• I have used the OvaCue fertility monitor periodically, although I've found it less useful in the past couple years, for whatever reason. The OvaCue was how we timed sex to conceive AJ. But more recently I found I was getting very wonky readings and they were not so useful. So I did not use it for the cycle where we conceived Sprite or several of the ones preceding it. 
  • OPKs. I had the most success  with the non-digital kind. I liked to see the lines getting slowly darker as the fertile window approached. I would usually continue testing a few days after seeing the first positive, to see how long it stayed positive and when it went back to negative. Usually the test would stay positive for 2-3 days. I tested around noon. There were many days at school I'd go around with an OPK hidden in my pocket, trying to find a convenient time to sneak a peak. I dreaded leaving it somewhere accidentally and people starting rumours (because they couldn't tell the difference between it and a positive pregnancy test).
  • I took a daily prenatal. I've been on those things for most of the past 3 years. Prior to conceiving AJ I took only folic acid. Sometimes I'd get tired of them and go back to only folic acid.
  • In the summer of 2016, I started DHEA supplements and CO Q10 again, with Dr. Cotter's agreement. I took 75mcg of DHEA and 300 of CO Q10 until I think about January of 2017. At some point, I forget exactly when, I decided to reduce the dose. I had no very logical reason for doing so; I was just tired of taking pills three times a day. I went down to 25mcg of DHEA and I think 30mg of COQ10.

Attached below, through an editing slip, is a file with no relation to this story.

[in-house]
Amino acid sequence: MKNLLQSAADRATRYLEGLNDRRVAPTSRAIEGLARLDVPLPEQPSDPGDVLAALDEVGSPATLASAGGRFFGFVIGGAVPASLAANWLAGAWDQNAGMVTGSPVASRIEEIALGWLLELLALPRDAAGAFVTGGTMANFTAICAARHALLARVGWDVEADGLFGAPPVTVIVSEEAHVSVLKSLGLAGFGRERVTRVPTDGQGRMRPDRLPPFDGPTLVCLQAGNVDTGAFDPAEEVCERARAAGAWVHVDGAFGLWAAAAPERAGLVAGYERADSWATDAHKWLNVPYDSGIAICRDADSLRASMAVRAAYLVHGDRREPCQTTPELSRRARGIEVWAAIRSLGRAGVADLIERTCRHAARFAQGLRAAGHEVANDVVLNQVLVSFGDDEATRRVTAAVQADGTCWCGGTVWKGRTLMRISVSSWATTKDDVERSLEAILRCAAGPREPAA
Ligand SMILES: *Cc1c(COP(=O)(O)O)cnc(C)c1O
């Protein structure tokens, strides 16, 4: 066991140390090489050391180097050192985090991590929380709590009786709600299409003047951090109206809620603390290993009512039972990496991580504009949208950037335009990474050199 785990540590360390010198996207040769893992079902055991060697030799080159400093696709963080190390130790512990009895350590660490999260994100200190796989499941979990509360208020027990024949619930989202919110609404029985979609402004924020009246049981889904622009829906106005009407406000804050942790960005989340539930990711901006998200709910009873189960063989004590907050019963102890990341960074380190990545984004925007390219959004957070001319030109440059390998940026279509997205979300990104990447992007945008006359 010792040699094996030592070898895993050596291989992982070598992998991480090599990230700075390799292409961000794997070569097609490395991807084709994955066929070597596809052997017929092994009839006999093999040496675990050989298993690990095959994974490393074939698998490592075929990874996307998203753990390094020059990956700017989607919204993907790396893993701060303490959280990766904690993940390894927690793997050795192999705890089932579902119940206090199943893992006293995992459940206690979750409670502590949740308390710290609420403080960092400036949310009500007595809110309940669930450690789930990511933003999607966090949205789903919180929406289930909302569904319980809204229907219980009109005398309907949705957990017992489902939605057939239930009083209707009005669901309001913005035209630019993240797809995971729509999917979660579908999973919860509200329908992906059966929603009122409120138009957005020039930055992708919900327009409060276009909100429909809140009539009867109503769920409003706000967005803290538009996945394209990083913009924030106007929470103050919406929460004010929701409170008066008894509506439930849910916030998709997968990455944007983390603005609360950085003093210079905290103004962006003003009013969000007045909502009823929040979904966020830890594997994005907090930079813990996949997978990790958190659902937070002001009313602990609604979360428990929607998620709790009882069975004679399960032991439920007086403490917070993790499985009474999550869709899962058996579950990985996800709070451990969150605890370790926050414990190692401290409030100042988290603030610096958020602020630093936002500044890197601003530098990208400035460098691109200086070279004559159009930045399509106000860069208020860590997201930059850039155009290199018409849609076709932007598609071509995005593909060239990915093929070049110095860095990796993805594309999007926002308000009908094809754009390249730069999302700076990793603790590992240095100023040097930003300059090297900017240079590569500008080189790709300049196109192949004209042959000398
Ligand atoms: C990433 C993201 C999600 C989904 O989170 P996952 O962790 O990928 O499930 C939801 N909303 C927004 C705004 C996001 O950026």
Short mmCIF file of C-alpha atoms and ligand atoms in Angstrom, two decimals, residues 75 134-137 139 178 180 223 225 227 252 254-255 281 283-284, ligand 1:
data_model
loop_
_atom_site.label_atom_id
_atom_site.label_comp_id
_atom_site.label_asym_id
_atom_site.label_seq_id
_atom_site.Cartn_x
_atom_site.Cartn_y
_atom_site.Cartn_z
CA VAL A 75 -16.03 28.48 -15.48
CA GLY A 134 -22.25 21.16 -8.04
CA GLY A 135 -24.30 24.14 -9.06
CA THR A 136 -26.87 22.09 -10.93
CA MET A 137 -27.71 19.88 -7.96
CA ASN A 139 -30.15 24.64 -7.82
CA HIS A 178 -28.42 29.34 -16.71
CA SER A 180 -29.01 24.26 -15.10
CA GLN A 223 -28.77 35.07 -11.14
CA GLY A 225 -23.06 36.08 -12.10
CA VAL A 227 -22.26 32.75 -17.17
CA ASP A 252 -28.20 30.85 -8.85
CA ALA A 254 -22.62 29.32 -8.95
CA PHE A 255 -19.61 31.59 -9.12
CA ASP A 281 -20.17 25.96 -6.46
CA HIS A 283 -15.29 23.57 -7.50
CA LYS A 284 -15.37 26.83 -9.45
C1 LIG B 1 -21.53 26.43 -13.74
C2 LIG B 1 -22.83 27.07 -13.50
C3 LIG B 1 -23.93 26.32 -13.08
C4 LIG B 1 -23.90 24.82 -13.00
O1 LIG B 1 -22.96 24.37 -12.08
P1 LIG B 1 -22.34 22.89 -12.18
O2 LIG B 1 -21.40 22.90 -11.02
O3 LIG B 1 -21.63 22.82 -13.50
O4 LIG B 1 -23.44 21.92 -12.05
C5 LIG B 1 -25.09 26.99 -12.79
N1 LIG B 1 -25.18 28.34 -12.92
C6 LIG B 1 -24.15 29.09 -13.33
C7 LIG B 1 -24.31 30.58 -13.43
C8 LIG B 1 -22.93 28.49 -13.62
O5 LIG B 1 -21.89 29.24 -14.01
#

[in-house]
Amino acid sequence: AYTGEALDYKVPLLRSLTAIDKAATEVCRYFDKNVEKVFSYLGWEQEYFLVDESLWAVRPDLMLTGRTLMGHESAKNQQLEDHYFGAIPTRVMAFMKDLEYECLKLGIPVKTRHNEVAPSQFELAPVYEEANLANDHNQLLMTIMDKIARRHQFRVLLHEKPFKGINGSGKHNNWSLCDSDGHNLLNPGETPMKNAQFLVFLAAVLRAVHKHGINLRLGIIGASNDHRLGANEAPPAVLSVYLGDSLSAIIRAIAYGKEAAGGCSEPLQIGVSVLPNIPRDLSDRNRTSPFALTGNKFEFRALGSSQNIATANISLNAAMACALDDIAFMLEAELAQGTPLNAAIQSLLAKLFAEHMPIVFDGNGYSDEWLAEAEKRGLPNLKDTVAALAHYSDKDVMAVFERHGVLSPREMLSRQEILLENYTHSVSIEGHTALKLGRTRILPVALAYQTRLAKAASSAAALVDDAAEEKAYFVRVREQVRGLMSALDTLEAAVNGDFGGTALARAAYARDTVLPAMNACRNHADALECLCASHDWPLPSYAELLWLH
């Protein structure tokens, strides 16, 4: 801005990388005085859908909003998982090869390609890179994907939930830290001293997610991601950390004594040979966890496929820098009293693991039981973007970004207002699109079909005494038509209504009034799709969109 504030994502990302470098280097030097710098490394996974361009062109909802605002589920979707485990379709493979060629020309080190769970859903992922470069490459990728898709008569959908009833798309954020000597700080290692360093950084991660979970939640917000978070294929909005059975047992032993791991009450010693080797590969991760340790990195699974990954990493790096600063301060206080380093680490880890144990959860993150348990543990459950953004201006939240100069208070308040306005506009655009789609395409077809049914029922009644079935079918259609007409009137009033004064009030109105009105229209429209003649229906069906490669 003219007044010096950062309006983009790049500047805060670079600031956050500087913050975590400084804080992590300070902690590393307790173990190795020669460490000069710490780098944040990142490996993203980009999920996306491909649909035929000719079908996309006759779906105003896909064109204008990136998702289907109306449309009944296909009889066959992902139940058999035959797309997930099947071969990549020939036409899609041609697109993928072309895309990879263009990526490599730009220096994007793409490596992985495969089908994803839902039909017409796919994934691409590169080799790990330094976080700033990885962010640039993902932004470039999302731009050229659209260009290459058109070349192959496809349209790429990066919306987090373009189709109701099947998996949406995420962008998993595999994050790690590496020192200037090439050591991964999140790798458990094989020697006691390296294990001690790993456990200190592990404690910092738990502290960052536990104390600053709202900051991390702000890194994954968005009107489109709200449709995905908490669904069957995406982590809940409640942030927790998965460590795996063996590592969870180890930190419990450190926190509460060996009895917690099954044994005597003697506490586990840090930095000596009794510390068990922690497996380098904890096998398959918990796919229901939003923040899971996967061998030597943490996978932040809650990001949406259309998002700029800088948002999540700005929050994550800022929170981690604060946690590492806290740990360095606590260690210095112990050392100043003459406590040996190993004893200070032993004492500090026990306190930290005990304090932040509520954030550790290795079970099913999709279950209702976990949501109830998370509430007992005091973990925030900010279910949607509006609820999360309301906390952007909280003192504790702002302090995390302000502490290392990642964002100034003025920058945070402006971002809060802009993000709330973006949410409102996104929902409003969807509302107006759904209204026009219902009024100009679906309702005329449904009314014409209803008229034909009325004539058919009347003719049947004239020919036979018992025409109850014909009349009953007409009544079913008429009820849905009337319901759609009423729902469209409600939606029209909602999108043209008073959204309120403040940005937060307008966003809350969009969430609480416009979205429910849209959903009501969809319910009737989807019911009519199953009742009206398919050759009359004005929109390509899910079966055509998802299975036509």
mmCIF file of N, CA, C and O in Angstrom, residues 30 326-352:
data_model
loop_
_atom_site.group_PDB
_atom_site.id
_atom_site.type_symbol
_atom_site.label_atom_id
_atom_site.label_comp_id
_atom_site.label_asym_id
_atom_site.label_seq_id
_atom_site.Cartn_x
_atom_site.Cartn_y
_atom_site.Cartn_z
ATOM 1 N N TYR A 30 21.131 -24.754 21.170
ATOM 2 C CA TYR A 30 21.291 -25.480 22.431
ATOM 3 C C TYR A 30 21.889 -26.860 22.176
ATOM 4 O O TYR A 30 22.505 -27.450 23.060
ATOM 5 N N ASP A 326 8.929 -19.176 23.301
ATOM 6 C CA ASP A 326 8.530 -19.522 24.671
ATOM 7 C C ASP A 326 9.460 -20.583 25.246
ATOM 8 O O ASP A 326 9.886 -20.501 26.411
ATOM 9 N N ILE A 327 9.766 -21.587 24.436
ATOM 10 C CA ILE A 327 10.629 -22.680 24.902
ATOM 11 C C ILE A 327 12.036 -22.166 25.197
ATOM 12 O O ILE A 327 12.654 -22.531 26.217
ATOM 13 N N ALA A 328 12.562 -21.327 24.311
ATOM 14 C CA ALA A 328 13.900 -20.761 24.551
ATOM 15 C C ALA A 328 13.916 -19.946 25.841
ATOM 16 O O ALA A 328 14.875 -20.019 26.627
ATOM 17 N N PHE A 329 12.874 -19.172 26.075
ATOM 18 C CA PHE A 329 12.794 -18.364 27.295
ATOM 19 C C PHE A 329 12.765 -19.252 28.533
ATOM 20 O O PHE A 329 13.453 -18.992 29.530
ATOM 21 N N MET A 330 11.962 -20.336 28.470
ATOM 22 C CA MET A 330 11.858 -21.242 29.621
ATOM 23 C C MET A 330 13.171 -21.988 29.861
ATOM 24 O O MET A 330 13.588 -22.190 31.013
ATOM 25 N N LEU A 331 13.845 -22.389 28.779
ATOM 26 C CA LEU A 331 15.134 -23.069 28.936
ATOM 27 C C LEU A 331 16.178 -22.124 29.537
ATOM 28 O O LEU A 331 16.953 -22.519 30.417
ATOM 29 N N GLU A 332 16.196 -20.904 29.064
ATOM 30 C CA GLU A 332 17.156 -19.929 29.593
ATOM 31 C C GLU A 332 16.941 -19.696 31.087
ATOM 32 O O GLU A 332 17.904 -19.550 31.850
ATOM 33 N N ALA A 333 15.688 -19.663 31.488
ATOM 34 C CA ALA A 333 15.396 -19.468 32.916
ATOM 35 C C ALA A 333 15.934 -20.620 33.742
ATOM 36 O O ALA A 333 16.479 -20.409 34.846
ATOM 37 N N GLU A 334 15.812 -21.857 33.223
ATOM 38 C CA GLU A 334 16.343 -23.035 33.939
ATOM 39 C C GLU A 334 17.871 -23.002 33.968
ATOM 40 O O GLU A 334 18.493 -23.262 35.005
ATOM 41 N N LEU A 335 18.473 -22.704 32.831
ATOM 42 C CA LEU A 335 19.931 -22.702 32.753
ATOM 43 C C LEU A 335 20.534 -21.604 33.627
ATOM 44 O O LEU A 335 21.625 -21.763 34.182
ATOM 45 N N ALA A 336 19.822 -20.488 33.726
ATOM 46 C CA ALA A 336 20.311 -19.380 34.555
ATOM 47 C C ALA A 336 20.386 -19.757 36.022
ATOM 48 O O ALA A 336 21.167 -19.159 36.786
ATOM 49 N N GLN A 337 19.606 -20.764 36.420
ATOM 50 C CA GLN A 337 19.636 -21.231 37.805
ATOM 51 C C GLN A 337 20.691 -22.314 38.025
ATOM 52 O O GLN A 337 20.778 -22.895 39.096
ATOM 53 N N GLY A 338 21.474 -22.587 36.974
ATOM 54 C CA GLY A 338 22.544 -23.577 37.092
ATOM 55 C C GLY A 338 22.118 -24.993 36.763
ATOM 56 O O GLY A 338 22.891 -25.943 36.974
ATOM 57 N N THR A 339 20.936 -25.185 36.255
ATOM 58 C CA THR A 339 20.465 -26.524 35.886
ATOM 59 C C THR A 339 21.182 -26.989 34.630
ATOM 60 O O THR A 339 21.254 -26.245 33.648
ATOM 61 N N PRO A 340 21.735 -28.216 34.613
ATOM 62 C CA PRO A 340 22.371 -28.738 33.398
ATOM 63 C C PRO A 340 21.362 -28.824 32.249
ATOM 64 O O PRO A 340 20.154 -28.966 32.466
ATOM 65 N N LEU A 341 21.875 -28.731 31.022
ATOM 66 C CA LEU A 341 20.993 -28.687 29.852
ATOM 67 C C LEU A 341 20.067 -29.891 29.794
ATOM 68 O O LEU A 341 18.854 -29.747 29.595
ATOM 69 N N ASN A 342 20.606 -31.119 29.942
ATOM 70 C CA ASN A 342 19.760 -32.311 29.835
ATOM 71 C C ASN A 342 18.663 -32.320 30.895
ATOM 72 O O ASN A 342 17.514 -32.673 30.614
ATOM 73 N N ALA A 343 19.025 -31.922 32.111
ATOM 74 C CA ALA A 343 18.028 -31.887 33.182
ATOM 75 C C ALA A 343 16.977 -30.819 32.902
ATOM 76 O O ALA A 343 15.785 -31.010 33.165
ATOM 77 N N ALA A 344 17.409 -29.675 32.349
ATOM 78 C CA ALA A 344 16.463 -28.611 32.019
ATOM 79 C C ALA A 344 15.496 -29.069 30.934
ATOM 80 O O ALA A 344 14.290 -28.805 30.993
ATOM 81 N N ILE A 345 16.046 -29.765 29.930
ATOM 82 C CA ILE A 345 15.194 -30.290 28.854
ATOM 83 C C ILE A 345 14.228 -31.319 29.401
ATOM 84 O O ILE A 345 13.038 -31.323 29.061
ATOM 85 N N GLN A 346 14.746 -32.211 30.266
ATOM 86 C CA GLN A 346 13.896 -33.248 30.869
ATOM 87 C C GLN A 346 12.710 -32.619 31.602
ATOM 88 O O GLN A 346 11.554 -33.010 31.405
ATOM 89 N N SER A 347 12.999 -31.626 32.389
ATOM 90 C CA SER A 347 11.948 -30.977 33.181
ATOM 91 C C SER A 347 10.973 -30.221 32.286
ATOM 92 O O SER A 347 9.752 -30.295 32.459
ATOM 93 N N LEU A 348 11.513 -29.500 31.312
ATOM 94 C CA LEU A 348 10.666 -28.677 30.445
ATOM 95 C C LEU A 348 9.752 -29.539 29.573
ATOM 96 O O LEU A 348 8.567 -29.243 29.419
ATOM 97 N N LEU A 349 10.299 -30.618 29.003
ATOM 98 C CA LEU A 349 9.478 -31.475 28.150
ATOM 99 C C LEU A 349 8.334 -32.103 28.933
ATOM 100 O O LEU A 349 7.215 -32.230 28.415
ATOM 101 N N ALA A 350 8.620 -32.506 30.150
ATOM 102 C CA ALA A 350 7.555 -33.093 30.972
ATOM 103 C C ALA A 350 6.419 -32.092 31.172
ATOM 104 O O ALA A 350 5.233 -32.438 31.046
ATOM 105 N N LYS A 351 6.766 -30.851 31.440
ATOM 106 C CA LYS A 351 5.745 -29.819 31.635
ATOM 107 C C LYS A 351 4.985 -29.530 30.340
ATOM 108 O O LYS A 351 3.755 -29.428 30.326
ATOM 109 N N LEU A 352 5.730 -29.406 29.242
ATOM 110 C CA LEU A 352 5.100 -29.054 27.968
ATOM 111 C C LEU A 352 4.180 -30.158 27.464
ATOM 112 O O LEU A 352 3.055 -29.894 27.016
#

• I took baby aspirin off and on. I did this because it was prescribed for our IVF cycle and I figured if it helped with implantation during IVF, it might help with natural implantation too. Sometimes I took if for the whole cycle, sometimes I only started after I confirmed ovulation. Sometimes not at all. I did take it for the cycle we conceived Sprite, but I forget when I started exactly. I stopped a few days after the first pregnancy test, on the recommendation of my family doctor who said he saw no point in continuing it.